Seeking permanence; ignoring Easter

by and

Easter absence

Brenda and family wonder why Easter has been ignored by Japanese commercial interests.

“All those chocolate eggs and cards with bunnies! I would have thought Japan would have lapped up the possibilities for making money, as it has with Christmas and Valentine’s Day.”

Yes, this has struck us too, especially since the marking of Easter Sunday originated in pre-Christian rites celebrating the rebirth of spring.

We can only assume that crucifixion is too grim a theme, especially in the historical context of the many Japanese Christians who were executed in this manner from the 16th century onward.

If readers have other theories, we’d love to hear them. Chocolate overload after two sugar-based orgies? (Valentine’s Day quickly followed by the culturally reciprocal White Day?) (A.J.)

Permanent residency

Shona is a Japanese citizen with a U.S. green card, married to a U.S. citizen. “He has never applied for Japanese residency before,” she writes. “We have been married since January 2006.”

Shona says we have mentioned before that if you are married to a Japanese citizen, it requires three years to become eligible for permanent residency. “But does it mean that we don’t have to be living in Japan for three years as long as we have been married for that long?”

Permanent residency is granted very much on a case-by-case basis. In order to qualify, it used to be the case that you had to have lived in Japan for a minimum of 10 years. That period has now been reduced to five years.

If your spouse is a Japanese citizen, the waiting period is now generally three years. This simply means you have to be able to show that you have lived in Japan on a visa for three years.

In Shona’s situation, you may be OK if you have left Japan periodically during that time, but generally speaking you will need to have lived here continuously for three years.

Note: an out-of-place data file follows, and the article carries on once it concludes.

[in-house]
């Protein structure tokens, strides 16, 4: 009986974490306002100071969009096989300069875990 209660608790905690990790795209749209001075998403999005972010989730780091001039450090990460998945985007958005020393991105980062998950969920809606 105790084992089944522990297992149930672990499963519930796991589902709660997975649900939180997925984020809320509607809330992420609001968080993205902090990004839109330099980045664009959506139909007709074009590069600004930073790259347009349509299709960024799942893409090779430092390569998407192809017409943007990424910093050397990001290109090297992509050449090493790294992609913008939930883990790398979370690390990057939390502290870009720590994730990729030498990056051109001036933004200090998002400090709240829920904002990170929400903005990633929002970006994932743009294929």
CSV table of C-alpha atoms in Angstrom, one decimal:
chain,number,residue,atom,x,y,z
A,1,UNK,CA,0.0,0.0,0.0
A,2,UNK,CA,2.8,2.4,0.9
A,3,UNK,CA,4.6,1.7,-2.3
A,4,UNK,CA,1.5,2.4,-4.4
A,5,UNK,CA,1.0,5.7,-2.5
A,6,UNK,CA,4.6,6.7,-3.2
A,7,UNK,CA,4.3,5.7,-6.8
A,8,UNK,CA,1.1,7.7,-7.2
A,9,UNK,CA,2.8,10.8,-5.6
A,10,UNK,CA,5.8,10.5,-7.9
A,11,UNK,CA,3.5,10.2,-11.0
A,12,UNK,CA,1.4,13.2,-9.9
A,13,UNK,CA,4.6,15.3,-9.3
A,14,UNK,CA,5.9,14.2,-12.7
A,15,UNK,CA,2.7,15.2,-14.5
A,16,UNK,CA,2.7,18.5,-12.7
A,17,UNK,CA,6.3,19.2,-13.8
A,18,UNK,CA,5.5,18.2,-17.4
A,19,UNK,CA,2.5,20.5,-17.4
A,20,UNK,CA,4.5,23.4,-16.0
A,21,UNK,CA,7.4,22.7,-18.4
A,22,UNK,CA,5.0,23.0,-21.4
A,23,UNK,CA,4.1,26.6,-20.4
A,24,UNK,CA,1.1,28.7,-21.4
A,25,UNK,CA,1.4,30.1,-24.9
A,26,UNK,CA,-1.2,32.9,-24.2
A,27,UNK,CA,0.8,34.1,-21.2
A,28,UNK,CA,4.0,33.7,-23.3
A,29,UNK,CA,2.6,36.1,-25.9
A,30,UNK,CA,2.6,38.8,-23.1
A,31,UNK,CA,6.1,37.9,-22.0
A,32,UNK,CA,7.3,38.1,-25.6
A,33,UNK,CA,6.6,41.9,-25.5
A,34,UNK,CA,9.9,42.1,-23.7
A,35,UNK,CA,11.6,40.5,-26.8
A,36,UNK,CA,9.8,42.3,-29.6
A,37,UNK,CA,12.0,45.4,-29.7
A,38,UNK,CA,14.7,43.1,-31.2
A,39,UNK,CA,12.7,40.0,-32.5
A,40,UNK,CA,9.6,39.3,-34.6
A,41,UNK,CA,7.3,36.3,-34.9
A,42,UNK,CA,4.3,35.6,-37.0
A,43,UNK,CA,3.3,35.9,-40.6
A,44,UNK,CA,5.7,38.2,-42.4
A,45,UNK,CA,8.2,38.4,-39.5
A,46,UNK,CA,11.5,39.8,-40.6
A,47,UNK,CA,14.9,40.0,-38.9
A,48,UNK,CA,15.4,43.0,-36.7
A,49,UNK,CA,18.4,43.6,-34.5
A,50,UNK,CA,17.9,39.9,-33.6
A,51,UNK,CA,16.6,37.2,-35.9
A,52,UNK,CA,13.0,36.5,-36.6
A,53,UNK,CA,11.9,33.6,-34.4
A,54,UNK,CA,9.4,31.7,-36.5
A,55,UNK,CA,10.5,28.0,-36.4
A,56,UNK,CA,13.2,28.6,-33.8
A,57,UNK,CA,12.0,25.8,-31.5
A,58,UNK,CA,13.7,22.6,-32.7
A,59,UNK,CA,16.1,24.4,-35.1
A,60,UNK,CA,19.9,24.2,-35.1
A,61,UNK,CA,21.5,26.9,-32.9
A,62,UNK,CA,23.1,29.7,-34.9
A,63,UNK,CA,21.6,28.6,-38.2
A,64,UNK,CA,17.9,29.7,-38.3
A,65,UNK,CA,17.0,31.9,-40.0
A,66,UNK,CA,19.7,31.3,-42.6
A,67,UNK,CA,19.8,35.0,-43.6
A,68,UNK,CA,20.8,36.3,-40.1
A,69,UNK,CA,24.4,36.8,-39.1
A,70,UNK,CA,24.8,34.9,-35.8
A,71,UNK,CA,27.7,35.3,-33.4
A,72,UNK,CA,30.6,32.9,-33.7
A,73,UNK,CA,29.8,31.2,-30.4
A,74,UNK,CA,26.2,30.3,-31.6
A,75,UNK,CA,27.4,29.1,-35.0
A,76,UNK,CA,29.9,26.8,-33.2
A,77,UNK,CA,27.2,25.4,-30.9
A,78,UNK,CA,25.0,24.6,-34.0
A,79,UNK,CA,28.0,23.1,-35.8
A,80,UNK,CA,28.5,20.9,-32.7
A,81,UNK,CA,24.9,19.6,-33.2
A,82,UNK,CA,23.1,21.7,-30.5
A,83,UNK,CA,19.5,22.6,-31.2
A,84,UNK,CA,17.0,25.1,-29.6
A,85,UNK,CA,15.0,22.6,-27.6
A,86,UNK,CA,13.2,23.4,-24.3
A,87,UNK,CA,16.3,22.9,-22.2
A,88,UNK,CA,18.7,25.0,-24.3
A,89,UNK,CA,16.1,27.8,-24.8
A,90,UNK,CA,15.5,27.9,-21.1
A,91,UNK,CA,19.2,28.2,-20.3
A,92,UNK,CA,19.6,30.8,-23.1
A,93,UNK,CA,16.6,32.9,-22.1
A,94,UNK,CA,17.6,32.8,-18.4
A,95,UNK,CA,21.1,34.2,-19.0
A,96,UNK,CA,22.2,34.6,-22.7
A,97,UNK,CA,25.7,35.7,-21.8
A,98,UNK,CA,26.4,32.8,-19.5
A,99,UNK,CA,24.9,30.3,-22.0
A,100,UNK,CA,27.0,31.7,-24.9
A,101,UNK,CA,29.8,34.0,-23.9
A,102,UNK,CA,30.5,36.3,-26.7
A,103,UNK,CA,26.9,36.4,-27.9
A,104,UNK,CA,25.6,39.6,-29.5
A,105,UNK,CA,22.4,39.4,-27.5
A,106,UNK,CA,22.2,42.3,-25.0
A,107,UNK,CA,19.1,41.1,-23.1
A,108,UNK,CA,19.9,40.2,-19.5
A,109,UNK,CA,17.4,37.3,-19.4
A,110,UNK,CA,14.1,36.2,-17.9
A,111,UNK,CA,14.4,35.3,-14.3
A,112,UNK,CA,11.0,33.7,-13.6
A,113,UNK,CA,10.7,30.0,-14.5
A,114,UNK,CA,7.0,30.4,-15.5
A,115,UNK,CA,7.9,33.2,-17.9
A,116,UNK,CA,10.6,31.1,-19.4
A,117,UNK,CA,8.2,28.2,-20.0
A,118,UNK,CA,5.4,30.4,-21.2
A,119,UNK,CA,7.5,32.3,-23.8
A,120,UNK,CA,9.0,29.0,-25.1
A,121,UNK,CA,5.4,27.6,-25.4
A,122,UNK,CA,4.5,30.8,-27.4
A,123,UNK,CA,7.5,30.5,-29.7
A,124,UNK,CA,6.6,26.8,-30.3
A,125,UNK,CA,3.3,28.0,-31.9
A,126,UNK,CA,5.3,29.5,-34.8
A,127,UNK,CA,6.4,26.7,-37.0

With each case being judged independently, there is often no rhyme or reason: You may meet all the conditions and still be refused; or you may fail to meet the minimum conditions and be awarded permanent status.

At the same time, you don’t have to tackle the application process alone. You can go to a gyosei shoshi, or immigration lawyer. They go to the immigration offices every day and, for a fee, will do all the work for you. One good source is Mr. Nakai, who can be contacted on (03) 6402-7654 or at www.tokyovisa.co.jp.

To give yourself an edge, it also helps if you can supply a few references from Japanese professionals.

Permanent residency applications usually take around six months to be processed. (K.J.)

Landed but lonely

Hazel used to be a flight attendant with Cathay Pacific Airways based in Hong Kong in the early 1990s. “Back then there were quite a few Japanese crew members, and we all had a good time working together,” she writes.

However, since 1997 and the move to Chek Lap Kok Airport (from the crowded Kai Tak Airport), many have resigned, with everyone getting on with their personal lives, getting married, settling down, and so on. Hazel is especially sad to have lost touch with her former housemate Masako Takase.

“There were a few others with whom I’d like to make contact and have a gathering sometime. Any advice on the most effective method?”

We hope that someone reads this and starts the ball rolling. You could also try contacting your old accountant to see if records are kept on where former staff have moved to. (A.J.)

Ken Joseph Jr. directs the Japan Helpline at www.jhelp.com and (03) 000-911. Send questions, queries, problems and posers to community@japantimes.co.jp